When parents choose to raise a child separately, the focus is often placed on the best interests of the child, but examined through the lens of the parents’ preferences, as they are the ones who usually have the first say in assembling a parenting and custody plan and presenting it to a court for approval. However, parents are not the only ones who may have a vested interest in a custody arrangement and may wish to have input on the process.
In Kentucky, both the grandparents of a child and the child may have input on a custody arrangement with the approval of the court. Grandparents may petition a court for their own reasonable visitation privileges, even in instances where their own child, one of the parents, is already deceased. However, this right generally does not supersede a parent’s right to raise the child. In some cases, a court may consider the rights of grandparents over the right of a parent, if the grandparents are the ones practically raising the child to begin with.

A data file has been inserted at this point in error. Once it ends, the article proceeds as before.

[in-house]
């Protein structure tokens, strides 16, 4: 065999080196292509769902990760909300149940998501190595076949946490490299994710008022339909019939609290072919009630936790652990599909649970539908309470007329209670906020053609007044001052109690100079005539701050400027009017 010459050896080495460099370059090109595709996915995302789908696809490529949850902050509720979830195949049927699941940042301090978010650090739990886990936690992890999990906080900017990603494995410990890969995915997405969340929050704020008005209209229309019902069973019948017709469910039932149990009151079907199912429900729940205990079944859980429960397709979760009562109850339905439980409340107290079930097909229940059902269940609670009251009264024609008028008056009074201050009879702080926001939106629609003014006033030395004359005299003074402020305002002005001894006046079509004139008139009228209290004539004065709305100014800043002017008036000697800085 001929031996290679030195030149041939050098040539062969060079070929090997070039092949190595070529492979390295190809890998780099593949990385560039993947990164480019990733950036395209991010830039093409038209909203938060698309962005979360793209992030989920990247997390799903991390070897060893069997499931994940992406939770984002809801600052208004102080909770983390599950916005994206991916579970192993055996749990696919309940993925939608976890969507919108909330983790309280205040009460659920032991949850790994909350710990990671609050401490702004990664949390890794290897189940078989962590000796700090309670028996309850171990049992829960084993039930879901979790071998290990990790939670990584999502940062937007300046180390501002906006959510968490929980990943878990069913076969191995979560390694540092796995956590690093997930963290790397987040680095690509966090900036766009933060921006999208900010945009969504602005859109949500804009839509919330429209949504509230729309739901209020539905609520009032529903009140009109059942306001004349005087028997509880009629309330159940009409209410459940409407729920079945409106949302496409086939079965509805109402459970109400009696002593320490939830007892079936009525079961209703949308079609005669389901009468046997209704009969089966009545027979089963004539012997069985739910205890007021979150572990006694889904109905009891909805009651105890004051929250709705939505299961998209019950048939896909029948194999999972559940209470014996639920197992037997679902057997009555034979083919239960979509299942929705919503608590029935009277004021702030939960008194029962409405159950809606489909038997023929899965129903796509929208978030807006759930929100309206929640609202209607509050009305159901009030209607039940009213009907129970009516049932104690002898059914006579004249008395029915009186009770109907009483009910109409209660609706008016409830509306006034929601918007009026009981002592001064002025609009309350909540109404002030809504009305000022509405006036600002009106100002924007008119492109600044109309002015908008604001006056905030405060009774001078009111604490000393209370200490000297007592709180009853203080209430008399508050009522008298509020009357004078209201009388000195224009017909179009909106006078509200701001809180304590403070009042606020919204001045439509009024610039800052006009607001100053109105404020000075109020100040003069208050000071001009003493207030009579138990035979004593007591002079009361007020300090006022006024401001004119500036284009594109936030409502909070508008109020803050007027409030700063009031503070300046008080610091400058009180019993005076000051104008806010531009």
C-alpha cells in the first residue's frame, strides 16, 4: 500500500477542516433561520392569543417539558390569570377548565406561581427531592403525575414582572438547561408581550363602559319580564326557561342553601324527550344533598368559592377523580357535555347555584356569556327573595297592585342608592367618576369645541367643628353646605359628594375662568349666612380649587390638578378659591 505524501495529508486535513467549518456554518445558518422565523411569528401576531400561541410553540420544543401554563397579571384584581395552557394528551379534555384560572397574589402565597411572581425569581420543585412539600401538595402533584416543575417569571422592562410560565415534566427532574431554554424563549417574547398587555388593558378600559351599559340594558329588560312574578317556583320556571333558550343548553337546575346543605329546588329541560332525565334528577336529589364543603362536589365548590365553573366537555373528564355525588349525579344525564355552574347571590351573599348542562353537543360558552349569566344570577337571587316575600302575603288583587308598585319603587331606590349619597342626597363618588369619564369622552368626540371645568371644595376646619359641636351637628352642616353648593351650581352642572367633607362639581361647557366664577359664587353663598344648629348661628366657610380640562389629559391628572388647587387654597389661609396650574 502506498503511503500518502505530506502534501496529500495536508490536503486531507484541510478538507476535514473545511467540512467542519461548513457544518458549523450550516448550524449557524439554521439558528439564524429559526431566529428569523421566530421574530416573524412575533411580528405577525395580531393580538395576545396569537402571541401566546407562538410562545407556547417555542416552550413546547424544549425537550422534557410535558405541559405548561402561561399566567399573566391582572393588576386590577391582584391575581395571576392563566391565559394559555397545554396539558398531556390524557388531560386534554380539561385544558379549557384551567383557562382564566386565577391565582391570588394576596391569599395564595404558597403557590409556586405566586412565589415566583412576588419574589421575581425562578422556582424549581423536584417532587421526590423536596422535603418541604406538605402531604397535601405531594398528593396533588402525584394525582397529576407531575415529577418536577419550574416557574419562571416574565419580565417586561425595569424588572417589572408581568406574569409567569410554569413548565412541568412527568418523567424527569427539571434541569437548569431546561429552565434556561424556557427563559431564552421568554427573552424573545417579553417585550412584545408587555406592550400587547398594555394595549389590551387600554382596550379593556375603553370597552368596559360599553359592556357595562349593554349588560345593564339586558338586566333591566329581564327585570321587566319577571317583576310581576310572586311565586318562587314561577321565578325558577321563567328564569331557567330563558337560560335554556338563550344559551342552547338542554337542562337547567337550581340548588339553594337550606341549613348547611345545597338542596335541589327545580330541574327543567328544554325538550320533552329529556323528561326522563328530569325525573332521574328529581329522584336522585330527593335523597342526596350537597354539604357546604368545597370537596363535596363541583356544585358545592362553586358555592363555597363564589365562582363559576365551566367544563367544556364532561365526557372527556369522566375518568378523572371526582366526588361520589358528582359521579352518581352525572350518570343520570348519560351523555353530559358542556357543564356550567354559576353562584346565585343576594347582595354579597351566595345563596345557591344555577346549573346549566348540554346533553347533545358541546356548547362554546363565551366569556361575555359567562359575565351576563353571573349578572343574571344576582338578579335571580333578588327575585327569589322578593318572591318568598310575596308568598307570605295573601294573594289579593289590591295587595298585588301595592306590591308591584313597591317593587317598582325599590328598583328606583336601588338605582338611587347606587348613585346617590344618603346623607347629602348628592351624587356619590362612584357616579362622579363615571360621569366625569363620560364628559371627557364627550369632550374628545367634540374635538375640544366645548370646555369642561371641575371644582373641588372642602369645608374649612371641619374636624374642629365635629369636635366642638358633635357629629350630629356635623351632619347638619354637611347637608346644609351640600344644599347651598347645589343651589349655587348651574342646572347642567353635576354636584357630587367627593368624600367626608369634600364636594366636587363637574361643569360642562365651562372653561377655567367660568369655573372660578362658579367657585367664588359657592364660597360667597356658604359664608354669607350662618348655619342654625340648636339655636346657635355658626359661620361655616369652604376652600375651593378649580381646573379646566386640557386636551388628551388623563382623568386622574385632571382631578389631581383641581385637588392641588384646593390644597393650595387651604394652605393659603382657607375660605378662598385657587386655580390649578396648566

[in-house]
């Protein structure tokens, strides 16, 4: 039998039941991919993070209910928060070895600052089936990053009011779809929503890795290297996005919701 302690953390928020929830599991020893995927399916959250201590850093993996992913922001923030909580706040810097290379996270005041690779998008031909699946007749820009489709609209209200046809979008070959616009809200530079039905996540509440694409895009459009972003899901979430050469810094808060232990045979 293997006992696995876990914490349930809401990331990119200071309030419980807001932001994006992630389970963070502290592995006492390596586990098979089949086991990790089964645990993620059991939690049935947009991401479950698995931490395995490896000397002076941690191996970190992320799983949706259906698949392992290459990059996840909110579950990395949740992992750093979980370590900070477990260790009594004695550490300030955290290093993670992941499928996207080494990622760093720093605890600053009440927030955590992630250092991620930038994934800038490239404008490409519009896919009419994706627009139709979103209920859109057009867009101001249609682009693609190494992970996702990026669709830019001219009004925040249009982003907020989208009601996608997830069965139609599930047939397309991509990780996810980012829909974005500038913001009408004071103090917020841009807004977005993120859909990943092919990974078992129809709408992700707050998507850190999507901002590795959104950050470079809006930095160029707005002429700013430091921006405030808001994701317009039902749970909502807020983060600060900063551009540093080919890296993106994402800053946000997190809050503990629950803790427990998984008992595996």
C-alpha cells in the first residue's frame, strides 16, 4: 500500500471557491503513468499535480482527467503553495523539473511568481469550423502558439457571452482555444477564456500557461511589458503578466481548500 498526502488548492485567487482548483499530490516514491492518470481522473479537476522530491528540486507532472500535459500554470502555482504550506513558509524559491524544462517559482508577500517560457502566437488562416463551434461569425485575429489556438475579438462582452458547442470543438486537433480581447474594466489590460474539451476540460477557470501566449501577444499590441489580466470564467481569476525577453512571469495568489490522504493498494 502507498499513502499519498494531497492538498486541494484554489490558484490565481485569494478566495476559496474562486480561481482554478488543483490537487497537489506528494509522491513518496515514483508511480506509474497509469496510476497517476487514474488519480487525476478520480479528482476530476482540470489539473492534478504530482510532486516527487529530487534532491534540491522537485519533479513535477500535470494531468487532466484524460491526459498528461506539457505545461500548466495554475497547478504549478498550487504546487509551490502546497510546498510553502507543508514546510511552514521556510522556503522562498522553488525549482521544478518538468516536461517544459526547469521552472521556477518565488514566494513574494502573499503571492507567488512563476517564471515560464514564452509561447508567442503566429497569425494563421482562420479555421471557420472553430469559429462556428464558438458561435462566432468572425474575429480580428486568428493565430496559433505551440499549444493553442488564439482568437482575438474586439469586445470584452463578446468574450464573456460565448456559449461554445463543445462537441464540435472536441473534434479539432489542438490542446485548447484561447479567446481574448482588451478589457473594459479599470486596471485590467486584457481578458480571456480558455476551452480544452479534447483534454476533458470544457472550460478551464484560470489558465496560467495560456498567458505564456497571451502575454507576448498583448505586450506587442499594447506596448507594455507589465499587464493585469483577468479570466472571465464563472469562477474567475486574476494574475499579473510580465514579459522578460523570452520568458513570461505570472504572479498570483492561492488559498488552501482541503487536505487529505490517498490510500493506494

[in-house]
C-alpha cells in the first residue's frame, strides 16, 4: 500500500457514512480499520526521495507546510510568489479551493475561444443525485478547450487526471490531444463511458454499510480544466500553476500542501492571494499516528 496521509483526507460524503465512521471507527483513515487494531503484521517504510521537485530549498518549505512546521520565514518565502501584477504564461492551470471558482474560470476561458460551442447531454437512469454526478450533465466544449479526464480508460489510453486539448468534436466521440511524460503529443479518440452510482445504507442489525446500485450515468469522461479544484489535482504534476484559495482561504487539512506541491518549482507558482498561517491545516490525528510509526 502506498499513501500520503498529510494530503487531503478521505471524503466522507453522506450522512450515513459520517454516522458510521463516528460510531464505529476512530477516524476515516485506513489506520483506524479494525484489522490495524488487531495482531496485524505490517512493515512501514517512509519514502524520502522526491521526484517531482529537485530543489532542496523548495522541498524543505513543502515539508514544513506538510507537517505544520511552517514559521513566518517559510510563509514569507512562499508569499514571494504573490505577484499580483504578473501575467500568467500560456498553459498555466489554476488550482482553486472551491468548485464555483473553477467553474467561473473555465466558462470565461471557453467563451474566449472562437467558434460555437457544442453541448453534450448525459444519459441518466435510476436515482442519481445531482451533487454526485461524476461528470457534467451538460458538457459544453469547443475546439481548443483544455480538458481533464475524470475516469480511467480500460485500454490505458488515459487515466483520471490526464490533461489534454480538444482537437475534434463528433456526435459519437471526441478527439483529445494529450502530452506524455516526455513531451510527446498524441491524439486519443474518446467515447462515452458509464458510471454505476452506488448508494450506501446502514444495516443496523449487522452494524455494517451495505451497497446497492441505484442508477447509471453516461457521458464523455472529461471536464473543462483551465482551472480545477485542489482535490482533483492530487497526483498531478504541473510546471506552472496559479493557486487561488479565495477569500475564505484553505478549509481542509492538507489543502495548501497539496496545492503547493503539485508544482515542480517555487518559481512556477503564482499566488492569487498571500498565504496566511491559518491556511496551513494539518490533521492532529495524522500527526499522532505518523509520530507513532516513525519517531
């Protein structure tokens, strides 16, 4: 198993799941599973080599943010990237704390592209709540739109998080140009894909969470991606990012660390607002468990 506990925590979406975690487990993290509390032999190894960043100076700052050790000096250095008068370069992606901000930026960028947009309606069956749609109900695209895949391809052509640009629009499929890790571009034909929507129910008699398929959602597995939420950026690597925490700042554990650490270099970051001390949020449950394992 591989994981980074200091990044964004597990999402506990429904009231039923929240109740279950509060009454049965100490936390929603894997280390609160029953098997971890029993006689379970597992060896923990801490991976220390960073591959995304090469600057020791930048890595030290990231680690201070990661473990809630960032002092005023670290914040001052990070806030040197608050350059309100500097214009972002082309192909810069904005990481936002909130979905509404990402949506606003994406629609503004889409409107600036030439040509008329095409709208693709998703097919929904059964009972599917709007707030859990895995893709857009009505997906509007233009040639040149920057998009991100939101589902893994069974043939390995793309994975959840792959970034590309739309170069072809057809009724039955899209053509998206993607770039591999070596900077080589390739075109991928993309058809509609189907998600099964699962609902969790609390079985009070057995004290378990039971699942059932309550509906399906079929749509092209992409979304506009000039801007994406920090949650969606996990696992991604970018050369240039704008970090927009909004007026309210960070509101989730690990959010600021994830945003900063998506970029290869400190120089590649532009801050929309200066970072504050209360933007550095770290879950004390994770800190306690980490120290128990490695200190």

The court may also carefully consider the wishes of the child, provided that the child is old enough to let his or her wishes be known and understand the nature of the choices he or she makes.
If you or someone you love faces a custody dispute involving grandparents’ visitation or a child’s preferences, be sure to consider how to protect your rights and privileges using the strength of the law. You may find that you have more opportunities and options than you expect, allowing you to create a fair, reasonable visitation or custody arrangement that respects all parties and prioritizes the best interests of the child you love.
Source: FindLaw, “Kentucky Child Custody Laws,” accessed March 16, 2018